Furthermore, demand for high-end accommodation is rising, Ushanov said. "There are more and more individual tourists from Finland who have the money to stay in five-star hotels," he said. "But during the peak season, especially during the White Nights, all of St. Petersburg's hotels are busy.

"It's not only the peak season for tourism, but for business and political activities as well."

Both the local and federal governments schedule festivals and conferences during this period, exacerbating the situation, hotel managers said, and President Vladimir Putin's penchant for entertaining foreign dignitaries in the city does nothing to ease this strain.

However, St. Petersburg's peak season is relatively short, lasting about six weeks from late May through June. During this time, almost all of the city's hotels are full and most of them are booked solid by February.

"Most of the city's three- and four-star hotels have an occupancy rate of 60 to 66 percent for the year, comparable to the world's leading tourist centers, and are fully booked during the tourist season," Colliers said in its report.

Furthermore, during the peak season, St. Petersburg hotels are able to meet only 45 percent of the total demand for accommodation, the U.S. Commerce Department said.

The four- and five-star sectors can look forward to new members, as there are a number of incomplete projects.

The recent sale of the Nevskij Palace is also slated to create more room in this market, as two buildings adjacent to the site are part of the deal between Corinthia and the city. Corinthia said it will use the buildings to increase the number of rooms at the hotel, as well as to open up retail space.

Another player that might appear on the St. Petersburg hotel market is the French group Accor, which is looking for opportunities to purchase or construct hotels under internationally known brand names. Accor operates about 3,600 hotels in about 90 countries and owns a third, with the Novotel hotel near Moscow's Sheremetyevo airport among them. In St. Petersburg, it plans to focus on the three-star sector and operate two to three hotels within three years.

The Home Team



One tourist segment often overlooked when investment in the industry is mentioned is that of Russian visitors. According to the city's tourism committee, last year about 600,000 tourists came to St. Petersburg from the other regions of Russia, and domestic travelers are expected to account for a large portion of the 6 million visitors expected in 2003.

While a certain number of these visitors sidestep the hotel question, staying with friends or relatives, they still represent a significant segment of the tourism market.

"Some clients prefer hotels of a higher class, like Astoria, [Grand Hotel] Europe, Radisson or Nevskij Palace, while some prefer cheaper, former Intourist hotels of a lower class," said Yelena Zakharova, the acting head of promotions at the Neva tourism company. "But those two categories do not represent the majority of our clients."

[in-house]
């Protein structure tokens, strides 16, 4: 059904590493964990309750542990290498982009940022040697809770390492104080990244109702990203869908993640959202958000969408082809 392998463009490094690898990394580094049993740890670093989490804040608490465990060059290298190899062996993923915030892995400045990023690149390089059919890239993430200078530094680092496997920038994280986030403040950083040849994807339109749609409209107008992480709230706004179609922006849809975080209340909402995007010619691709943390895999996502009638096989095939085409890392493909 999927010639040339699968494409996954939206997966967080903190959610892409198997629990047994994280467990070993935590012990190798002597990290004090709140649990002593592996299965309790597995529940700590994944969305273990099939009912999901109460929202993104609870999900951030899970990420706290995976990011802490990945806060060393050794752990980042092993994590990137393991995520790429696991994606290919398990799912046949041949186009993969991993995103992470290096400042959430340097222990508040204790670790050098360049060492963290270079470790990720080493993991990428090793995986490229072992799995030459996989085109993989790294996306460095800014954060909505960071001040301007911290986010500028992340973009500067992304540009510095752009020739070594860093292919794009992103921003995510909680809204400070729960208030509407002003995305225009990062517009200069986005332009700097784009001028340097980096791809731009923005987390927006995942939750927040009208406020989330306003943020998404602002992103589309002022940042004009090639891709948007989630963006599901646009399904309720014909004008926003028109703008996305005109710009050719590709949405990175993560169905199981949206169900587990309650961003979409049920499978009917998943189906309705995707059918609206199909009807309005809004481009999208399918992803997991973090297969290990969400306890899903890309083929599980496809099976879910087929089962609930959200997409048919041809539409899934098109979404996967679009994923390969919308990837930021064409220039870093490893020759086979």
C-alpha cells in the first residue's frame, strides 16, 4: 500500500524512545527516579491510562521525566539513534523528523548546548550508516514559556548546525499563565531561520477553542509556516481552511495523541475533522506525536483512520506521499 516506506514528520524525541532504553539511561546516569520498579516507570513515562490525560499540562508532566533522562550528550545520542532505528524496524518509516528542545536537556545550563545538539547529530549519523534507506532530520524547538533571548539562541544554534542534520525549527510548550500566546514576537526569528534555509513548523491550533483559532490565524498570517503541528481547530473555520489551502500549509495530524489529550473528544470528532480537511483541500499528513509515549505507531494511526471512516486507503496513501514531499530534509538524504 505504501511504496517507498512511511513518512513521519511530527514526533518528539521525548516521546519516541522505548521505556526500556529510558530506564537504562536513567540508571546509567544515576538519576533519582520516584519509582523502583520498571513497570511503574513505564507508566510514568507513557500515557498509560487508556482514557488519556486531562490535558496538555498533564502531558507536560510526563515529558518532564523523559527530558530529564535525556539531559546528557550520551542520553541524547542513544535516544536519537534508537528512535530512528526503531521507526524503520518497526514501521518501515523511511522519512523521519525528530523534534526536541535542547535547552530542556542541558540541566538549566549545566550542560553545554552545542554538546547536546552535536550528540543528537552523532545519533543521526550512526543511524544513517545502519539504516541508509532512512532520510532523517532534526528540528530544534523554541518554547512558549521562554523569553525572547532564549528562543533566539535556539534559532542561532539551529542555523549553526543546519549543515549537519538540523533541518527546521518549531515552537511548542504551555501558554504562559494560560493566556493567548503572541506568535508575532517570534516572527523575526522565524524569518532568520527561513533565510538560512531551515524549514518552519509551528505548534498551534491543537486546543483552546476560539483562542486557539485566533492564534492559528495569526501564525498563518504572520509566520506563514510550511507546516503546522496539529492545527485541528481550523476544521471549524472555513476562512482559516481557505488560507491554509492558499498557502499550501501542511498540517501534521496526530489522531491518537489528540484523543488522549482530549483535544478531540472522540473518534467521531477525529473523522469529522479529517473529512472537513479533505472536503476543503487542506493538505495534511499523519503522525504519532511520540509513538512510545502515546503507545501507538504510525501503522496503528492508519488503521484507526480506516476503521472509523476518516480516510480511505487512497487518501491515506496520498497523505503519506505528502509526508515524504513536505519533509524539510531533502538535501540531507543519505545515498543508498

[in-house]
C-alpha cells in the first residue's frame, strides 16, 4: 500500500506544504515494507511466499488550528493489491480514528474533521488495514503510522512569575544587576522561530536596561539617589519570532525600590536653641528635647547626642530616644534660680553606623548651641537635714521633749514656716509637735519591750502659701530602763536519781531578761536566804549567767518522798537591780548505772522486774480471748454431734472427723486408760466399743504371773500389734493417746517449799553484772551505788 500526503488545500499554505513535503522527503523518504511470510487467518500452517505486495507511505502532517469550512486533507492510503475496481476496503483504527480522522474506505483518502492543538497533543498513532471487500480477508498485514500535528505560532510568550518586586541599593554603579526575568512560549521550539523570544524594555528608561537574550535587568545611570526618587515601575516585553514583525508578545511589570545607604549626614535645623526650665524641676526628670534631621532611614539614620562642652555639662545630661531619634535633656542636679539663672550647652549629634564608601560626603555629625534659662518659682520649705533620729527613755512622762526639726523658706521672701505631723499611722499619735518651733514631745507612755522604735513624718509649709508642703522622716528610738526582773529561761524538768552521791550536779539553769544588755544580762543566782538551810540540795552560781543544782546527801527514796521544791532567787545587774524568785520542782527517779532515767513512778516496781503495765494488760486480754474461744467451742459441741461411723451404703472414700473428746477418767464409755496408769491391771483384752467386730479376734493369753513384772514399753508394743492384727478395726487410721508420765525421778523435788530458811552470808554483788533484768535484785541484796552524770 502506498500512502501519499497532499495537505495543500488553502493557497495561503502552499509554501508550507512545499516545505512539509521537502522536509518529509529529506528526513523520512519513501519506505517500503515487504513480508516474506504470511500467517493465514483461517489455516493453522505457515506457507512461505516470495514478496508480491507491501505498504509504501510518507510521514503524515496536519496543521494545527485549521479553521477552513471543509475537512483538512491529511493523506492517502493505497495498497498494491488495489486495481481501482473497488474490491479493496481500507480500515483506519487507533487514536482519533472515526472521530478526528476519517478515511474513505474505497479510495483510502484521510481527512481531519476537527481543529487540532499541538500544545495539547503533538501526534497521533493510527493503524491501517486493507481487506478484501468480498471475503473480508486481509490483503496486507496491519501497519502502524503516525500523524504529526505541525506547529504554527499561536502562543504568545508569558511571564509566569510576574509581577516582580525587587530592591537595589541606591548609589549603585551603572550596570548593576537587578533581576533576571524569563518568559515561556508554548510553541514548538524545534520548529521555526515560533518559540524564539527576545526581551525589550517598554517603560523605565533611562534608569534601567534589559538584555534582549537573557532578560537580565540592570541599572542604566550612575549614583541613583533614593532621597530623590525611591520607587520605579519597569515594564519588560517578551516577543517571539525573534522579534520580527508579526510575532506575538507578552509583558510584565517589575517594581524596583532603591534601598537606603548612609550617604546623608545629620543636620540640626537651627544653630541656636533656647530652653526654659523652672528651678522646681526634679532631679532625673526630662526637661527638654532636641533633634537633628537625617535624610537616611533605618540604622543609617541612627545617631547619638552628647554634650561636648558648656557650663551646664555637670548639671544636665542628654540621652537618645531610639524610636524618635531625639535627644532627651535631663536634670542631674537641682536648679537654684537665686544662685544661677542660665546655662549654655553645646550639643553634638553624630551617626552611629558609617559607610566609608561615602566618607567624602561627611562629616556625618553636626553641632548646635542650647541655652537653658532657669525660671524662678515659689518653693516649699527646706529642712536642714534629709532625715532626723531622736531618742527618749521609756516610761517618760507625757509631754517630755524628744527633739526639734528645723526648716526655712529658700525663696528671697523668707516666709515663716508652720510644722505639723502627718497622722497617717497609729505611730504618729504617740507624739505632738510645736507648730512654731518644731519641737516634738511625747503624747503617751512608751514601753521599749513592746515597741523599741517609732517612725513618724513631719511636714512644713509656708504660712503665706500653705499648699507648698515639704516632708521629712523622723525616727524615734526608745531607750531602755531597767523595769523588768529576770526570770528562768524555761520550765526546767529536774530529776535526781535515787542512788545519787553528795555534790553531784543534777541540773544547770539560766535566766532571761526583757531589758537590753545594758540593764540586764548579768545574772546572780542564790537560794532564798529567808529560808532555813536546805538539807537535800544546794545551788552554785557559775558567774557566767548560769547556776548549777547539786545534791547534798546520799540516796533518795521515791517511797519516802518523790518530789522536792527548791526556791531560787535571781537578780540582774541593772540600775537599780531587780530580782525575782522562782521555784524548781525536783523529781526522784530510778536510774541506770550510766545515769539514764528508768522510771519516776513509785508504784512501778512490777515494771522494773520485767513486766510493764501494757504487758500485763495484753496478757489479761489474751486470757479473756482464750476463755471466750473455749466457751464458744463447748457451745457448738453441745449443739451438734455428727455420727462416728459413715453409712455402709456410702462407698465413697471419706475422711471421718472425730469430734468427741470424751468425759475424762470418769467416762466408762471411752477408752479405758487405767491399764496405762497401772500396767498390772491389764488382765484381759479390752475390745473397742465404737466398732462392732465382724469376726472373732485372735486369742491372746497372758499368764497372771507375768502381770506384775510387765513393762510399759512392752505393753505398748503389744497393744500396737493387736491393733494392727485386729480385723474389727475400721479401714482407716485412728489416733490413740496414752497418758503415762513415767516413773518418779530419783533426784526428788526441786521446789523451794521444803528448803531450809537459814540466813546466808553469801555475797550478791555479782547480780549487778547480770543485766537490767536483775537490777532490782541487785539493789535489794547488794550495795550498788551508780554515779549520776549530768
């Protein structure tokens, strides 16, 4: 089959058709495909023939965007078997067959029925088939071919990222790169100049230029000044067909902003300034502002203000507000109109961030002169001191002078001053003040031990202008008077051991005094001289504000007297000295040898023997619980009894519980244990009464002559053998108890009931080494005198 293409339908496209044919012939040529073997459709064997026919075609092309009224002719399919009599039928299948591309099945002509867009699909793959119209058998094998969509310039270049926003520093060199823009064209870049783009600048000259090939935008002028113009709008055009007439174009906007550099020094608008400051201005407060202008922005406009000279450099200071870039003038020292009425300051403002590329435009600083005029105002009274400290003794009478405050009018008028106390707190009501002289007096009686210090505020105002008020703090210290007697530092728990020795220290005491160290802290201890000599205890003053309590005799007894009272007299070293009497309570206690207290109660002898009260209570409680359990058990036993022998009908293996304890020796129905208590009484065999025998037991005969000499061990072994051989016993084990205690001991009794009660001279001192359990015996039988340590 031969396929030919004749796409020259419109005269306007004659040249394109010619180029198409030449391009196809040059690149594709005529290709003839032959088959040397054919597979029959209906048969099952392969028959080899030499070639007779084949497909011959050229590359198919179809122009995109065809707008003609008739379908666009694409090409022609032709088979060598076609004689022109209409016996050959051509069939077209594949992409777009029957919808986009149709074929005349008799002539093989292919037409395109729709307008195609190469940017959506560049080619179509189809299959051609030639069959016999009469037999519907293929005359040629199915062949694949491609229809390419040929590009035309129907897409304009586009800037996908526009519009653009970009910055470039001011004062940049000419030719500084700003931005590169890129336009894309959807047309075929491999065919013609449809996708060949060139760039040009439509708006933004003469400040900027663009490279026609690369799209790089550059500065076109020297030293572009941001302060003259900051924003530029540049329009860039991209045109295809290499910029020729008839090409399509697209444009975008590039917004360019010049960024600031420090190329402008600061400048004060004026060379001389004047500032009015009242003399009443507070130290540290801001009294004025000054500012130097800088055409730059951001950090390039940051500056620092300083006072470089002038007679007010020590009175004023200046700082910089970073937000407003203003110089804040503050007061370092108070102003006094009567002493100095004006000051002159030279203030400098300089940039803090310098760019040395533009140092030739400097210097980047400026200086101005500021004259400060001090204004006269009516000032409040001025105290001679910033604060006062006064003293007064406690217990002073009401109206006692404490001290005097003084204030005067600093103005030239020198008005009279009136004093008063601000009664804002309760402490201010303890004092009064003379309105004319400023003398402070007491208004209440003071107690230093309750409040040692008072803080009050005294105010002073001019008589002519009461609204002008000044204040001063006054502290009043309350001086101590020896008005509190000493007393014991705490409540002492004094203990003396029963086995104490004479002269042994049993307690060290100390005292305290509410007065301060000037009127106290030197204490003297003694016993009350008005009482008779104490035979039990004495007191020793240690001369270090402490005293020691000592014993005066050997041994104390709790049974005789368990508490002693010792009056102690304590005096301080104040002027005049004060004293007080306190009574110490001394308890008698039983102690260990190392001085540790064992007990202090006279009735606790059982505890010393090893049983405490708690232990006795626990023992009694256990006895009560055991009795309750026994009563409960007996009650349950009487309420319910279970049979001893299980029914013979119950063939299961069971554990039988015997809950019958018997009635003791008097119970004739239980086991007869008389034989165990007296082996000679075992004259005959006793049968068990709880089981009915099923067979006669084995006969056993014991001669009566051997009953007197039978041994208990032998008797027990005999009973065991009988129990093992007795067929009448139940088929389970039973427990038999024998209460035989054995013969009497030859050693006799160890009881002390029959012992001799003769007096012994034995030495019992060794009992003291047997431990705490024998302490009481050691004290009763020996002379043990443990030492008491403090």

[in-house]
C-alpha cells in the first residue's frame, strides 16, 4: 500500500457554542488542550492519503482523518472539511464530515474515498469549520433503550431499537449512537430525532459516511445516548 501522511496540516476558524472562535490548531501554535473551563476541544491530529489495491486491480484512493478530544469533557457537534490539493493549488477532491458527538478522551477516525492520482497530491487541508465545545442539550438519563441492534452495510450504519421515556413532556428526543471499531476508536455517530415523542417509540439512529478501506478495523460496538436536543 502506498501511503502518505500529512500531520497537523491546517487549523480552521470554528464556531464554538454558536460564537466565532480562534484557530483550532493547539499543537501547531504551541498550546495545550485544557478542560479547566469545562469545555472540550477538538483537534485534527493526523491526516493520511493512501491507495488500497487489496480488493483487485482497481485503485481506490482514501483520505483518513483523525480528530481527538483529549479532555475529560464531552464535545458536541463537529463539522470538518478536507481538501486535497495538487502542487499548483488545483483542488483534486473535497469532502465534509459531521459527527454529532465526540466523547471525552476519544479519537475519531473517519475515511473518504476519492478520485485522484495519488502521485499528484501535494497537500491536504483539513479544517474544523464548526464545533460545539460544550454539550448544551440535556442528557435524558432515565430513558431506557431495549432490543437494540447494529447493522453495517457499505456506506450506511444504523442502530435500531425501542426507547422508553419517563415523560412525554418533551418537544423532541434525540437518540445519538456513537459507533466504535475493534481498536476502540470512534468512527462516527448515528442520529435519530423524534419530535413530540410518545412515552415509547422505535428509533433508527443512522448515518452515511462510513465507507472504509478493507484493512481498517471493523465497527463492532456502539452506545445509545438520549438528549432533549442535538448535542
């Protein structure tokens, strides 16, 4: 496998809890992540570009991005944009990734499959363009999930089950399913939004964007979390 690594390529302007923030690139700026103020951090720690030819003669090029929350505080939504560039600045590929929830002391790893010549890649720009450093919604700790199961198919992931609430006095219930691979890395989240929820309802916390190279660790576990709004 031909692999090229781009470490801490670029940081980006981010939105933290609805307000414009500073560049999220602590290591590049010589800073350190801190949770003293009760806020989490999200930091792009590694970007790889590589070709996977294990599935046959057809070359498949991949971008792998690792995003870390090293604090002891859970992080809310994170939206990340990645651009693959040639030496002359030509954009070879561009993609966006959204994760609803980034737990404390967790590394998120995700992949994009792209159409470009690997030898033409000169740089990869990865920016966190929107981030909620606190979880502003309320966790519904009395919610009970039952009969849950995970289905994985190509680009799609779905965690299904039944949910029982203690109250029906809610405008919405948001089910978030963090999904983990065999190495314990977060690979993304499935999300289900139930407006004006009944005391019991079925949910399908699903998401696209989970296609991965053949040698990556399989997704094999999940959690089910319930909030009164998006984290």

Happy Birthday?



What remains to be seen is how the city will deal with next year's anticipated flood of tourists.

"By the 300th anniversary, we are expecting a larger number of tourists and have already begun planning, although we're not announcing these plans yet," said Zakharova. "Since 1999, the city has been participating actively in international tourism exhibitions, and we'll see what the results are next year."

This summer may not see a return to the normal number of tourists due to the effect of the terrorist attacks on people's willingness to fly, Colliers' Shaskolsky said. However, the effects are likely to have worn off by 2003.

"You have to remember, this isn't the center of Europe. You pretty much have to fly here," he said.

Ushanov of Kaleva Travel said hotel-room supply and demand in St. Petersburg will eventually reach an equilibrium -- but that will not happen soon.

"Balance between the number of hotel rooms and the number of tourists will only be reached when the number of tourists grows to 10 million per year," he said. "As the annual increase has been from 8 percent to 10 percent, that balance will probably be reached sometime around 2010."

Of course, that would be too late for the jubilee, which kicks off next May.

"It's a question that has to be settled now and not a month before all of these tourists are supposed to show up," Shaskolsky said. "The city administration has begun to undertake initiatives to try to provide certain incentives for investors, but it's a little late."

City tourism committee spokesman Valentin Zakharov said there would not be enough hotel spots for all the visitors.

"Naturally the number of people to visit St. Petersburg will increase during the jubilee," he said. "But the city will come up with the necessary resources, as hostels, private apartments and hotels in the surrounding areas will help."